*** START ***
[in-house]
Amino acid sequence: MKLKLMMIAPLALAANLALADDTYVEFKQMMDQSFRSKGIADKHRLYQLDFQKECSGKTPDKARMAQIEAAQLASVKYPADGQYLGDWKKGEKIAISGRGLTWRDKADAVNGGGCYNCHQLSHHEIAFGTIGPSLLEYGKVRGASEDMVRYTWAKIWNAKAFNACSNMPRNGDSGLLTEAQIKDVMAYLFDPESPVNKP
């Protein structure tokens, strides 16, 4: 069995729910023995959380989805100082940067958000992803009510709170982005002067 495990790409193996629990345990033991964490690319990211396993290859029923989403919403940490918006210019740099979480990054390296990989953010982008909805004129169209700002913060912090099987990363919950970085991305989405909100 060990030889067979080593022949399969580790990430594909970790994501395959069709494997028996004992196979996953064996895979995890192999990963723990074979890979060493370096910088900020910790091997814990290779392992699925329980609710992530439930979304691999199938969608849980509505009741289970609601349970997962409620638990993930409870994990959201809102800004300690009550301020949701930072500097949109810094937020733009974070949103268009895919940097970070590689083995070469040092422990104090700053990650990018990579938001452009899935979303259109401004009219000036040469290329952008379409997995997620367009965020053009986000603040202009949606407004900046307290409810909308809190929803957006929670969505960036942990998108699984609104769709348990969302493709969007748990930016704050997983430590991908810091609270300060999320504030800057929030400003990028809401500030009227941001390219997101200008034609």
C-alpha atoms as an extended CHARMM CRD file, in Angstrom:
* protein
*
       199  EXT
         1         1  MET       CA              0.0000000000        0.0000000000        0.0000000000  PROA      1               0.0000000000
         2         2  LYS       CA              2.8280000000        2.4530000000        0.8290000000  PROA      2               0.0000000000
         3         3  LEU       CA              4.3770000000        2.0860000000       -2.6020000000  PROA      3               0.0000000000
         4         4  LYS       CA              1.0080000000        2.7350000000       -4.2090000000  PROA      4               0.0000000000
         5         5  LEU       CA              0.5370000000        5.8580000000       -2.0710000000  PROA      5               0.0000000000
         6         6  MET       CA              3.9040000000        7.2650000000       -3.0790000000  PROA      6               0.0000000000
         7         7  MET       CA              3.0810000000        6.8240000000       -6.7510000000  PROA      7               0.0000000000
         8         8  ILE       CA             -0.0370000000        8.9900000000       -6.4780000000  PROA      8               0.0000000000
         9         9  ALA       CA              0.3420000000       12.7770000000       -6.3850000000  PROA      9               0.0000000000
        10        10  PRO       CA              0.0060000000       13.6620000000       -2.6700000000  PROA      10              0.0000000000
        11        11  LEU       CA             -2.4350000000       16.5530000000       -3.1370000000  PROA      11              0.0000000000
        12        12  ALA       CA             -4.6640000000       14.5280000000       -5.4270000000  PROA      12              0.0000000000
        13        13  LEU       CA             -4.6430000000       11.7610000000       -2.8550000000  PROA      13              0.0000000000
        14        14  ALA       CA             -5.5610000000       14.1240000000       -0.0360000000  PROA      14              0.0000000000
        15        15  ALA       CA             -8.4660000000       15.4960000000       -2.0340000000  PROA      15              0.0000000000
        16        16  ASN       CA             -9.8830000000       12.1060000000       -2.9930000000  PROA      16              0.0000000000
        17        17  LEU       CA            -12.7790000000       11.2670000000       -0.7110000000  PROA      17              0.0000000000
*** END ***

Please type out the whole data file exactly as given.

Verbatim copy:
[in-house]
Amino acid sequence: MKLKLMMIAPLALAANLALADDTYVEFKQMMDQSFRSKGIADKHRLYQLDFQKECSGKTPDKARMAQIEAAQLASVKYPADGQYLGDWKKGEKIAISGRGLTWRDKADAVNGGGCYNCHQLSHHEIAFGTIGPSLLEYGKVRGASEDMVRYTWAKIWNAKAFNACSNMPRNGDSGLLTEAQIKDVMAYLFDPESPVNKP
């Protein structure tokens, strides 16, 4: 069995729910023995959380989805100082940067958000992803009510709170982005002067 495990790409193996629990345990033991964490690319990211396993290859029923989403919403940490918006210019740099979480990054390296990989953010982008909805004129169209700002913060912090099987990363919950970085991305989405909100 060990030889067979080593022949399969580790990430594909970790994501395959069709494997028996004992196979996953064996895979995890192999990963723990074979890979060493370096910088900020910790091997814990290779392992699925329980609710992530439930979304691999199938969608849980509505009741289970609601349970997962409620638990993930409870994990959201809102800004300690009550301020949701930072500097949109810094937020733009974070949103268009895919940097970070590689083995070469040092422990104090700053990650990018990579938001452009899935979303259109401004009219000036040469290329952008379409997995997620367009965020053009986000603040202009949606407004900046307290409810909308809190929803957006929670969505960036942990998108699984609104769709348990969302493709969007748990930016704050997983430590991908810091609270300060999320504030800057929030400003990028809401500030009227941001390219997101200008034609």
C-alpha atoms as an extended CHARMM CRD file, in Angstrom:
* protein
*
       199  EXT
         1         1  MET       CA              0.0000000000        0.0000000000        0.0000000000  PROA      1               0.0000000000
         2         2  LYS       CA              2.8280000000        2.4530000000        0.8290000000  PROA      2               0.0000000000
         3         3  LEU       CA              4.3770000000        2.0860000000       -2.6020000000  PROA      3               0.0000000000
         4         4  LYS       CA              1.0080000000        2.7350000000       -4.2090000000  PROA      4               0.0000000000
         5         5  LEU       CA              0.5370000000        5.8580000000       -2.0710000000  PROA      5               0.0000000000
         6         6  MET       CA              3.9040000000        7.2650000000       -3.0790000000  PROA      6               0.0000000000
         7         7  MET       CA              3.0810000000        6.8240000000       -6.7510000000  PROA      7               0.0000000000
         8         8  ILE       CA             -0.0370000000        8.9900000000       -6.4780000000  PROA      8               0.0000000000
         9         9  ALA       CA              0.3420000000       12.7770000000       -6.3850000000  PROA      9               0.0000000000
        10        10  PRO       CA              0.0060000000       13.6620000000       -2.6700000000  PROA      10              0.0000000000
        11        11  LEU       CA             -2.4350000000       16.5530000000       -3.1370000000  PROA      11              0.0000000000
        12        12  ALA       CA             -4.6640000000       14.5280000000       -5.4270000000  PROA      12              0.0000000000
        13        13  LEU       CA             -4.6430000000       11.7610000000       -2.8550000000  PROA      13              0.0000000000
        14        14  ALA       CA             -5.5610000000       14.1240000000       -0.0360000000  PROA      14              0.0000000000
        15        15  ALA       CA             -8.4660000000       15.4960000000       -2.0340000000  PROA      15              0.0000000000
        16        16  ASN       CA             -9.8830000000       12.1060000000       -2.9930000000  PROA      16              0.0000000000
        17        17  LEU       CA            -12.7790000000       11.2670000000       -0.7110000000  PROA      17              0.0000000000